You remember the story of how Abraham’s son came after long years of waiting and was looked upon by his worthy sire, Abraham, as more precious than all his other possessions, yet, in the midst of his rejoicing, Abraham was told to take this only son and offer him as a sacrifice to the Lord. He responded. Can you feel what was in the heart of Abraham on that occasion? You love your son just as Abraham did, perhaps not quite so much, because of the peculiar circumstances, but what do you think was in his heart when he started away from Mother Sarah, and they bade her goodbye? What do you think was in his heart when he saw Isaac bidding farewell to his mother to take that three days’ journey to the appointed place where the sacrifice was to be made? I imagine it was about all Father Abraham could do to keep from showing his great grief and sorrow at that parting, but he and his son trudged along three days toward the appointed place, Isaac carrying the fagots that were to consume the sacrifice. The two travelers rested, finally, at the mountainside, and the men who had accompanied them were told to remain while Abraham and his son started up the hill.
The boy then said to his father: “Why, Father, we have the fagots; we have the fire to burn the sacrifice; but where is the sacrifice?”
It must have pierced the heart of Father Abraham to hear the trusting and confiding son say: “You have forgotten the sacrifice.” Looking at the youth, his son of promise, the poor father could only say: “The Lord will provide.”
They ascended the mountain, gathered the stones together, and placed the fagots upon them. Then Isaac was bound, hand and foot, kneeling upon the altar. I presume Abraham, like a true father, must have given his son his farewell kiss, his blessing, his love, and his soul must have been drawn out in that hour of agony toward his son who was to die by the hand of his own father. Every step proceeded until the cold steel was drawn, and the hand raised that was to strike the blow to let out the life’s blood. – Elder Melvin J. Ballard, “The Sacramental Covenant,” New Era, Jan. 1976, pp. 9–10; Old Testament Student Manual, p. 75
In the Book of Mormon, Jacob clearly teaches that Abraham’s willingness to offer up Isaac is “a similitude of God and his Only Begotten Son” (Jacob 4:5). A similitude is an object, act, or event in physical reality which corresponds to (is similar to or is a simulation of) some greater spiritual reality.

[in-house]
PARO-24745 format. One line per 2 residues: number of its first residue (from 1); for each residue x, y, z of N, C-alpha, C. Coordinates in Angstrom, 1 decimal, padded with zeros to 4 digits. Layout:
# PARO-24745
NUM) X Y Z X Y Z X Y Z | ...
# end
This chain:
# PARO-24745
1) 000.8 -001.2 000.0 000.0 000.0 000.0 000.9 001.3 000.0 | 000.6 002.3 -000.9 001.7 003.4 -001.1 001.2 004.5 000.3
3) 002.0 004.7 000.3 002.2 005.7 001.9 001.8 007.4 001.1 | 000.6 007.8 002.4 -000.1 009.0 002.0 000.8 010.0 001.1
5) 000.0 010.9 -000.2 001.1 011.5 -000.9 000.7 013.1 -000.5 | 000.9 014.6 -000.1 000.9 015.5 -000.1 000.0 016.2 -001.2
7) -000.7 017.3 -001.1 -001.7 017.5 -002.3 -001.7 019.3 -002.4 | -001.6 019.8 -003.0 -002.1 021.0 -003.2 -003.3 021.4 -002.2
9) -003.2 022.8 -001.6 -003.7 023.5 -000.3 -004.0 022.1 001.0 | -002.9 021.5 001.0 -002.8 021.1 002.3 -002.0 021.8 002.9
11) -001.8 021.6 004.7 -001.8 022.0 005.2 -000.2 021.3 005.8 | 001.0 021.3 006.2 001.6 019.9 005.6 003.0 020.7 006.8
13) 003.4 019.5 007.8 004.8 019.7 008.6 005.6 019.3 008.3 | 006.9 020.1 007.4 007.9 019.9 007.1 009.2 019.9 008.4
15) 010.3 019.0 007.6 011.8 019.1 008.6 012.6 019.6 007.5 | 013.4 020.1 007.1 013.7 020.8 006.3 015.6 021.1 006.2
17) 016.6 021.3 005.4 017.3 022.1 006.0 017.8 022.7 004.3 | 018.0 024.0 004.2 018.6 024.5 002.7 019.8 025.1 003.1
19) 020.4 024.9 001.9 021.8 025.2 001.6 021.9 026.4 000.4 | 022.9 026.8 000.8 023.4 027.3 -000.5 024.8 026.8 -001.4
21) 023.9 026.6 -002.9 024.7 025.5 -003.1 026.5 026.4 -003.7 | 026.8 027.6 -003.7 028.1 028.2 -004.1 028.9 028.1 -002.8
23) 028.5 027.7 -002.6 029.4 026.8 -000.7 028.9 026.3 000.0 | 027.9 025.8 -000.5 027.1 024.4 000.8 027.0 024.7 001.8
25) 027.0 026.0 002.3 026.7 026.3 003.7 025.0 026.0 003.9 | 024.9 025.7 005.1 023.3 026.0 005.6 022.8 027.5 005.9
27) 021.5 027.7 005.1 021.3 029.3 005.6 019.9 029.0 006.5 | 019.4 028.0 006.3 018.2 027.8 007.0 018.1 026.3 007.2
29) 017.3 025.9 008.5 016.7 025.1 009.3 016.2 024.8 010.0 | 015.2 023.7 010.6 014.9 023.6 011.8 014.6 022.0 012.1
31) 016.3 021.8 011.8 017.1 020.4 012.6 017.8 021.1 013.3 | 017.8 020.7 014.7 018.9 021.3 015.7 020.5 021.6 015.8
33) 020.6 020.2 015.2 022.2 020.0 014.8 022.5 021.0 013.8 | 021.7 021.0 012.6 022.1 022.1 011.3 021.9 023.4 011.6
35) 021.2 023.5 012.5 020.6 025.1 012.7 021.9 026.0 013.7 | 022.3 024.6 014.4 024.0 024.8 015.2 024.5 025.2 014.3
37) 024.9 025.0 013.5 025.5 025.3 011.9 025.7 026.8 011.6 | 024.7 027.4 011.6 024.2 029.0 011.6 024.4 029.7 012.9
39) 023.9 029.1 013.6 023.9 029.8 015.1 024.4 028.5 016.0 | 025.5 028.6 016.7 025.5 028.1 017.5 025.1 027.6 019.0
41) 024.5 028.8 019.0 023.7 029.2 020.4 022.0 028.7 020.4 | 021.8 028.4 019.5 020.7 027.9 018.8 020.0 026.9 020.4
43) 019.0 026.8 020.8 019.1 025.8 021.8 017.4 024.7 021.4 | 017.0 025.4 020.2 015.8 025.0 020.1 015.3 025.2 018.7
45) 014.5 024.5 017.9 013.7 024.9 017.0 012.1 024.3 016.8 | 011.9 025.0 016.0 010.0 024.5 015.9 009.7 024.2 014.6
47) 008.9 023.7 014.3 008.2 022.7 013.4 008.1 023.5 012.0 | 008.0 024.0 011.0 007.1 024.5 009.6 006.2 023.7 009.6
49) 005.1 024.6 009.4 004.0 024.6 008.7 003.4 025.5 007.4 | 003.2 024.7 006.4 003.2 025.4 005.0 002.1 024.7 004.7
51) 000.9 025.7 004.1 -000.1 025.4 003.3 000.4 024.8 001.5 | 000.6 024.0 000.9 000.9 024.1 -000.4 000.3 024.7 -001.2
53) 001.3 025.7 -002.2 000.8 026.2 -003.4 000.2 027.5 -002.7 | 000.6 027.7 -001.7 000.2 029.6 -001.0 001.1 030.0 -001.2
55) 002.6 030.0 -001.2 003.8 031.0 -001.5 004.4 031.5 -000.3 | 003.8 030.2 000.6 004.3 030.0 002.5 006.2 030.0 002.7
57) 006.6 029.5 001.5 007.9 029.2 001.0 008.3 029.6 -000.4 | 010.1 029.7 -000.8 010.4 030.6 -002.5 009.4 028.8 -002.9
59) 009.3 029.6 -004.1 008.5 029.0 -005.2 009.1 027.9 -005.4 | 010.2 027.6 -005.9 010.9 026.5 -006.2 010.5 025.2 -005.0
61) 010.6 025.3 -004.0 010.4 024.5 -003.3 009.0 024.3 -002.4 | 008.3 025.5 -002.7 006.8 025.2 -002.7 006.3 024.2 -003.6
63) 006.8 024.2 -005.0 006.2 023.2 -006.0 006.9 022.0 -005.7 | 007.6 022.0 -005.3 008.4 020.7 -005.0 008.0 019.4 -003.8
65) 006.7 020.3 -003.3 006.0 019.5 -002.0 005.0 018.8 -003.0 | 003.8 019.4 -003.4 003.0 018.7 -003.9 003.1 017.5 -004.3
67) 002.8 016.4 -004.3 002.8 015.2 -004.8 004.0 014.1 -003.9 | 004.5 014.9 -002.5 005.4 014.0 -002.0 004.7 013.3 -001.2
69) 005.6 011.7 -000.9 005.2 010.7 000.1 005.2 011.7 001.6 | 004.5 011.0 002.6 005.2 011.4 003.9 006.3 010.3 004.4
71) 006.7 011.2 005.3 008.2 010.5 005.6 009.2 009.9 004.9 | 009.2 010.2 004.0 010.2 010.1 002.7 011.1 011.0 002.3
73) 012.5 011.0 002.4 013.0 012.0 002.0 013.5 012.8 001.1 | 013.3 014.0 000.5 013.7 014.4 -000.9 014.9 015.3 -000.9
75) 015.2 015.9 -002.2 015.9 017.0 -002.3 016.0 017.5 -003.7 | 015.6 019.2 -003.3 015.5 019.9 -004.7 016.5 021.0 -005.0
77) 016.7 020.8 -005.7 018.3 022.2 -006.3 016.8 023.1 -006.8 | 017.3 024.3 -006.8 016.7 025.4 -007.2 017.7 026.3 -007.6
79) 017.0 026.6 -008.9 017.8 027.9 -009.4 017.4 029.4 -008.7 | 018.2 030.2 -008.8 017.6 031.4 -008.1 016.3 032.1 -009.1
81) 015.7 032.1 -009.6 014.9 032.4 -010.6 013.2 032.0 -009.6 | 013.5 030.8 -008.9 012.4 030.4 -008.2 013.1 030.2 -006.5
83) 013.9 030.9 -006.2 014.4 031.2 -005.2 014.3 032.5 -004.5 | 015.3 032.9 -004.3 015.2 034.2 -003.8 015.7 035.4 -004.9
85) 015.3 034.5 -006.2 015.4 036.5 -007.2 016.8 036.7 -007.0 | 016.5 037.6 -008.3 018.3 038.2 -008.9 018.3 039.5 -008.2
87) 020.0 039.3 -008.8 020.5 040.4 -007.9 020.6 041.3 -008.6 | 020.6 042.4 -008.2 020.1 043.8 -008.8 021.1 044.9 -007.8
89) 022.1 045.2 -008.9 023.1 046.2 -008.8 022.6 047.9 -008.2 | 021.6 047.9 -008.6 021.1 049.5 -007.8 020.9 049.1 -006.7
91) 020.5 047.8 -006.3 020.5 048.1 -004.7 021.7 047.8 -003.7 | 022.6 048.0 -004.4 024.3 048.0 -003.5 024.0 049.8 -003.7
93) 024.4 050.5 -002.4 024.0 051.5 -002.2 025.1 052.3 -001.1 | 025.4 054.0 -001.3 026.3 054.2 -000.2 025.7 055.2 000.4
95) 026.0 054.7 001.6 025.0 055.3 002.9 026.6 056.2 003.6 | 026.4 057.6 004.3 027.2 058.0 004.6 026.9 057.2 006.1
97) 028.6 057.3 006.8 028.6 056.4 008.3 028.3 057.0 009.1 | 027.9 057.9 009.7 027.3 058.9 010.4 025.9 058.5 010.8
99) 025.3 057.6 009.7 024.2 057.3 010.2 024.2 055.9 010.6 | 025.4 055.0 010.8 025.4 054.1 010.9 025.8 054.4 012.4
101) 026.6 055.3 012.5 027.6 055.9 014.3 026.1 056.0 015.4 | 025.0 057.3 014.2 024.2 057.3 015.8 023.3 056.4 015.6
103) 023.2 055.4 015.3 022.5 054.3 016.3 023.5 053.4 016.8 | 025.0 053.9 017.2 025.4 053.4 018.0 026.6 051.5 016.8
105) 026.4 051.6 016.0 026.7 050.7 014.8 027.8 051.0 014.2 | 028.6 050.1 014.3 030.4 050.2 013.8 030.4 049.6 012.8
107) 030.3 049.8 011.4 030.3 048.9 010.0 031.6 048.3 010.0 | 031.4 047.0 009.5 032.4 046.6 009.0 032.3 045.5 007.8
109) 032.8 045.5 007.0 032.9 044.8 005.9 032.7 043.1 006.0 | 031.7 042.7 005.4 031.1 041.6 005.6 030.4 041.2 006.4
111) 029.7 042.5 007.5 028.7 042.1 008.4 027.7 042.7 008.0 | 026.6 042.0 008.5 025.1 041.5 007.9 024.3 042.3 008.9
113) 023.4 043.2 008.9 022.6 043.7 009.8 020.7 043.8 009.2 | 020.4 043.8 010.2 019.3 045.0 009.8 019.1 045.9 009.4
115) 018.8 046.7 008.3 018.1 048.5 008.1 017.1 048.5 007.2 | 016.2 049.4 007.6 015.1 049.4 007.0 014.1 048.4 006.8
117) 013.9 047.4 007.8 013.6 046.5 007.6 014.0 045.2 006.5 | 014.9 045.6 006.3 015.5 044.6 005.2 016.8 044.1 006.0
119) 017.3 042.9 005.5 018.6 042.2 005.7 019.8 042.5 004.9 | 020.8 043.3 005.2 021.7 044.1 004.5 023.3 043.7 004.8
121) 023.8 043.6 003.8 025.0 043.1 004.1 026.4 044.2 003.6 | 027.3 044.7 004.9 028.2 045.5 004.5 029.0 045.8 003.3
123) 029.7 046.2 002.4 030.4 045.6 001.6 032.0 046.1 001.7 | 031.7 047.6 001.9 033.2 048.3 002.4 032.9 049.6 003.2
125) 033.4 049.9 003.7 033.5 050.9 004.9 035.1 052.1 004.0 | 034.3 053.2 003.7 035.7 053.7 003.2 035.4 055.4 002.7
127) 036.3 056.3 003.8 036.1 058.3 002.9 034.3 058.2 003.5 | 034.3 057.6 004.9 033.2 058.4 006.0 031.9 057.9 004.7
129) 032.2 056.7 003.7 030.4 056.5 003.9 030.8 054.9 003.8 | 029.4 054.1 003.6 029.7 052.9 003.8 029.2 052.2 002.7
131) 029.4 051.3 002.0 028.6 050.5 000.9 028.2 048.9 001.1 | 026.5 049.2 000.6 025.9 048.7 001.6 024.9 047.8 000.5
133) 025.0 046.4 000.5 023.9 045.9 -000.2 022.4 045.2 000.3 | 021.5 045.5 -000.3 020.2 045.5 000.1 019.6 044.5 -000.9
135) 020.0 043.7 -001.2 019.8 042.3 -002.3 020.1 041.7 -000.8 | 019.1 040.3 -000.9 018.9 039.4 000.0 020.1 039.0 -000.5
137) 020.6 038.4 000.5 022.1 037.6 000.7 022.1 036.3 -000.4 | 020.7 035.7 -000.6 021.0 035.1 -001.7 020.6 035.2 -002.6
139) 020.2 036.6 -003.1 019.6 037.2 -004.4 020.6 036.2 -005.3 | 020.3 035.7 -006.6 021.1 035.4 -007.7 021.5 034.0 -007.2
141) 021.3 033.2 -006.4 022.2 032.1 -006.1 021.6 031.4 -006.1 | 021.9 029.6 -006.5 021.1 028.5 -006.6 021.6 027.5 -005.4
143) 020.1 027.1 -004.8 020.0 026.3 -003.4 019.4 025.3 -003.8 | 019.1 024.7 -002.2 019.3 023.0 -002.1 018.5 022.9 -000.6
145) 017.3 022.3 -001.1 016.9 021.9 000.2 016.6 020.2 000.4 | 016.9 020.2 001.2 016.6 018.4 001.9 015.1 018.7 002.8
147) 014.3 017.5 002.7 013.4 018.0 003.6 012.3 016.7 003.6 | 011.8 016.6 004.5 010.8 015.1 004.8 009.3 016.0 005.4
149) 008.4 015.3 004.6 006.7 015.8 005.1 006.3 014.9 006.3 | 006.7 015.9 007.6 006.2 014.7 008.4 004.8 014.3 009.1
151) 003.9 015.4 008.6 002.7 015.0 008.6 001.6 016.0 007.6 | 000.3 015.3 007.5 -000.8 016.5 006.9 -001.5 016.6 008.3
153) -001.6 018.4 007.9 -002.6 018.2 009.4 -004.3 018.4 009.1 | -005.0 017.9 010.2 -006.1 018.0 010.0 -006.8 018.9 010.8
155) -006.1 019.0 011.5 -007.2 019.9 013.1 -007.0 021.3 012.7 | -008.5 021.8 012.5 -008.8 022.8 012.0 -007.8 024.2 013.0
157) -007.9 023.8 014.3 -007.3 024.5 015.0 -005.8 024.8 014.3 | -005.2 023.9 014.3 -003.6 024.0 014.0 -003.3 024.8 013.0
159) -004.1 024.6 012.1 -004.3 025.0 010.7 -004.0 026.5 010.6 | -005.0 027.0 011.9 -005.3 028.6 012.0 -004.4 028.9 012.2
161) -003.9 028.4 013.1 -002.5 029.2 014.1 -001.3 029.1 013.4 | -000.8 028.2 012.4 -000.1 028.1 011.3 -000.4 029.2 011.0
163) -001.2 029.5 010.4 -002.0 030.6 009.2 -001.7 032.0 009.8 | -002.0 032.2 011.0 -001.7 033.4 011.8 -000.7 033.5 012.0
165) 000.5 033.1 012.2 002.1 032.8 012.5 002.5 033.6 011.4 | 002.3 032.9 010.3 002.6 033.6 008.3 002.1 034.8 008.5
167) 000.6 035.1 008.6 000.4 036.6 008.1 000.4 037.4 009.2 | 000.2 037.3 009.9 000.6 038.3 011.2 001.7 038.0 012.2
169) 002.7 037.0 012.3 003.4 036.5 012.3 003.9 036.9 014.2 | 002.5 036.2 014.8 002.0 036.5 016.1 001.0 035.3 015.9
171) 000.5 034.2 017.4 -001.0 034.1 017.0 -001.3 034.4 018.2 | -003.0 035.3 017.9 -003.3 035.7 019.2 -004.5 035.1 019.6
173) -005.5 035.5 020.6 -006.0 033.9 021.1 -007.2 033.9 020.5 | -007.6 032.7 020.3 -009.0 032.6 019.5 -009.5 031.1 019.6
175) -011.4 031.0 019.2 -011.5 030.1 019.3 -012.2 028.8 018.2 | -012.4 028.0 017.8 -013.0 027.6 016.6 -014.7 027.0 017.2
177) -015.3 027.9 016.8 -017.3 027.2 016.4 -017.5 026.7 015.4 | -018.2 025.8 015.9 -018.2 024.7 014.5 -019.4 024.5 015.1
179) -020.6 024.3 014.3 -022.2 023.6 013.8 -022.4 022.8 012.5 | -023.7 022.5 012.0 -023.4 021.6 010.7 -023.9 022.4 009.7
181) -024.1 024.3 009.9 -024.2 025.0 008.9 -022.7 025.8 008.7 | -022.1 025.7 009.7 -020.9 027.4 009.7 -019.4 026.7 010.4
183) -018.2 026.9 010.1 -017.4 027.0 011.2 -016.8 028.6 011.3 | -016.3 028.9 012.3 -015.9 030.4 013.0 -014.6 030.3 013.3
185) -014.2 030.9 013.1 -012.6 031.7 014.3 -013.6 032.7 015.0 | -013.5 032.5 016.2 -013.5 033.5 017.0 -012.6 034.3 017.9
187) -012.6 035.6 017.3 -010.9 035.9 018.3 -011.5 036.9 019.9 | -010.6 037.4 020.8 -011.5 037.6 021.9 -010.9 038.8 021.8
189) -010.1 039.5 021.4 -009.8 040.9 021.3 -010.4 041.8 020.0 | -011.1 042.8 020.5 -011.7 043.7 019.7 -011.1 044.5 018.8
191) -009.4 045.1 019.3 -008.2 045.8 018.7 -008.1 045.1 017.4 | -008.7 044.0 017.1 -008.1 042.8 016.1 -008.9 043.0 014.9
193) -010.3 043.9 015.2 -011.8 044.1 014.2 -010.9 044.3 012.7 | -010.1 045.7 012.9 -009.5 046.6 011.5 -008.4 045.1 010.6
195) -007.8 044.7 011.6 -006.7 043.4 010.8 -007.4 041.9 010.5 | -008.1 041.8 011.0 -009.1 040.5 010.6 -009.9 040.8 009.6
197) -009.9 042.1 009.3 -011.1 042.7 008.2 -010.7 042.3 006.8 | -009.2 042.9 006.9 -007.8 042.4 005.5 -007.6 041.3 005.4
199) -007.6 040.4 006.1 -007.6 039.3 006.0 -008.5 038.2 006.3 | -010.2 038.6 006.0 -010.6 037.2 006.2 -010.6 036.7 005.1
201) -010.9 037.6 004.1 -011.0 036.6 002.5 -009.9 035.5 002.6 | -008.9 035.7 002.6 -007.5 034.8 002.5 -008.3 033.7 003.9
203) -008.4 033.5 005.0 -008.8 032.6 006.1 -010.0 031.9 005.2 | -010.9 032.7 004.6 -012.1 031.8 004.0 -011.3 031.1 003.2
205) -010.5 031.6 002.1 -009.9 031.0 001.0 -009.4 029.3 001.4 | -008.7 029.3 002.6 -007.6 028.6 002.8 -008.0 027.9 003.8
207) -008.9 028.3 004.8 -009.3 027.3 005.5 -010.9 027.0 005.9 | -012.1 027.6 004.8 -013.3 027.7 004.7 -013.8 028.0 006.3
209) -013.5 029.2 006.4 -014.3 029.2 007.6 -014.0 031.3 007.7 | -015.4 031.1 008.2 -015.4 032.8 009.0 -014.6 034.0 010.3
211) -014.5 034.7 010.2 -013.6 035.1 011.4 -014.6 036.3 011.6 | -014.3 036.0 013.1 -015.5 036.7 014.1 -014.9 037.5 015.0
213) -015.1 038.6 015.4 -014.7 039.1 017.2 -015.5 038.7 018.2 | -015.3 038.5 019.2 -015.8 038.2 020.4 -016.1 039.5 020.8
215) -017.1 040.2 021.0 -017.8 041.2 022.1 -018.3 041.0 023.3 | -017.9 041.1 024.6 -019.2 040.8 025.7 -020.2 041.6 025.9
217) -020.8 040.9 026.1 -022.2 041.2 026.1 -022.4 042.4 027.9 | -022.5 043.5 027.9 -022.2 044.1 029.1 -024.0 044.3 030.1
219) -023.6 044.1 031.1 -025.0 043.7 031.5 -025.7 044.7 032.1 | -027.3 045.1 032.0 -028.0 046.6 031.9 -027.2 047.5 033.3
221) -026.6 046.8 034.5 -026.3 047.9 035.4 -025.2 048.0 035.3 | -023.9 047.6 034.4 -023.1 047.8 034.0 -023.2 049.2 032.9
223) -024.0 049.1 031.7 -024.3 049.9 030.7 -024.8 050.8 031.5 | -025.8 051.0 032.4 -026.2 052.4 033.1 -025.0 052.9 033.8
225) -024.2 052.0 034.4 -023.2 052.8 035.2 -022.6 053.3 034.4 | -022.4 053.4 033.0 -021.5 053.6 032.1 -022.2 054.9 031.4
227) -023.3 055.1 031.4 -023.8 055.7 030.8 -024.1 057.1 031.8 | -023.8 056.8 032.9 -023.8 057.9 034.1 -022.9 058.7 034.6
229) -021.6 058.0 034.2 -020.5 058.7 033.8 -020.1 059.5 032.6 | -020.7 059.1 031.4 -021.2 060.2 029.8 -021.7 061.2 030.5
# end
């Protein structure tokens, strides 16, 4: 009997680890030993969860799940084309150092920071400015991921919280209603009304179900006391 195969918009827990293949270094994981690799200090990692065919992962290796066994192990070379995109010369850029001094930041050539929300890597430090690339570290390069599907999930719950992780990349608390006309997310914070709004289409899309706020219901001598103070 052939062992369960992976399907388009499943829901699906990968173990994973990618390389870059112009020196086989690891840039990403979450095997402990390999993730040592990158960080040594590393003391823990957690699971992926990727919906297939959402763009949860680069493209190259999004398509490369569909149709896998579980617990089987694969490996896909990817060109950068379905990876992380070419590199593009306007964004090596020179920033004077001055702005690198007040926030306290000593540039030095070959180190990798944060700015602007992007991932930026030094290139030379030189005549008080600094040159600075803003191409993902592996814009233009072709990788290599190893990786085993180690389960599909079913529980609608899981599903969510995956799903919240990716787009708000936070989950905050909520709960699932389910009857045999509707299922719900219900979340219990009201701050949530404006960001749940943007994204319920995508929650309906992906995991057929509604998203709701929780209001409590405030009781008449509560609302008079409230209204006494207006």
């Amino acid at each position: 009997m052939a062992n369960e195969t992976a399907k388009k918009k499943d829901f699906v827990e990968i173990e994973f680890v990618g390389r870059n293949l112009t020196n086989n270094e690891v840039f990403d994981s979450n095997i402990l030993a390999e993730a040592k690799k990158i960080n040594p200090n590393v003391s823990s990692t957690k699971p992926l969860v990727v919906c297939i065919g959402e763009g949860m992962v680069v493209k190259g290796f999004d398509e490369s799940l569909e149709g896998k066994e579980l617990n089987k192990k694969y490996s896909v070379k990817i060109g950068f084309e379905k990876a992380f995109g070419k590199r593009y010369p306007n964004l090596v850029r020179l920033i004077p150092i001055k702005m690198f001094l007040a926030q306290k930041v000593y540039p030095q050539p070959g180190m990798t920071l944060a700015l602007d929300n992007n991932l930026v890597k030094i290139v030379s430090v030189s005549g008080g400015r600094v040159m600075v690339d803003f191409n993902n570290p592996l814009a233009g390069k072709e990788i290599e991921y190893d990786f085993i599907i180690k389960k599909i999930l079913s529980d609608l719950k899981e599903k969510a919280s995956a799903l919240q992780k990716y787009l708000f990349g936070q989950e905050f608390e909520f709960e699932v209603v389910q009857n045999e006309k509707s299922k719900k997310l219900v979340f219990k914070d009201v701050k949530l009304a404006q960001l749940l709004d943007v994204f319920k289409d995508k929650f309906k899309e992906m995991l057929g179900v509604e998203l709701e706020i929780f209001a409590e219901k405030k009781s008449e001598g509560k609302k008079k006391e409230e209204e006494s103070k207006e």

Most readers of the Old Testament can immediately see the similarities between the test of Abraham and the sacrifice of the Father, but many miss the precise detail of this similitude that God used to teach about the future sacrifice of His only Son. The following are some of these significant details.
Abraham obviously was a type or similitude of the Father. Interestingly enough, his name, Abram, means “exalted father,” and Abraham means “father of a great multitude” (see Genesis 17:5). Both are names appropriate of Heavenly Father.
Isaac was a type of the Son of God. One of the meanings of his name is “he shall rejoice.” Like Jesus, he was the product of a miraculous birth. Isaac’s birth certainly was not as miraculous as the birth of Jesus through Mary, but at age ninety, Sarah too was a woman for whom birth was not possible by all usual standards. Yet, through the intervention of God, she conceived and bore a son. Paul called Isaac the “only begotten son” (Hebrews 11:17) when he referred to this event.
The Lord not only asked Abraham to perform the act of similitude of His own future actions but indicated that it had to be in a place specified by Him. This place was Moriah, “upon one of the mountains which I will tell thee of” (Genesis 22:2). (Today Mount Moriah is a major hill of Jerusalem.) The site known traditionally as the place where Abraham offered Isaac is now the site of the Dome of the Rock, a beautiful Moslem mosque. A few hundred yards to the north on a higher point of that same hill system is another world-famous site known as Gordon’s Calvary. Its Hebrew name was Golgotha. Not only did Abraham perform the similitude, but he performed it in the same area in which the Father would make the sacrifice of His Son.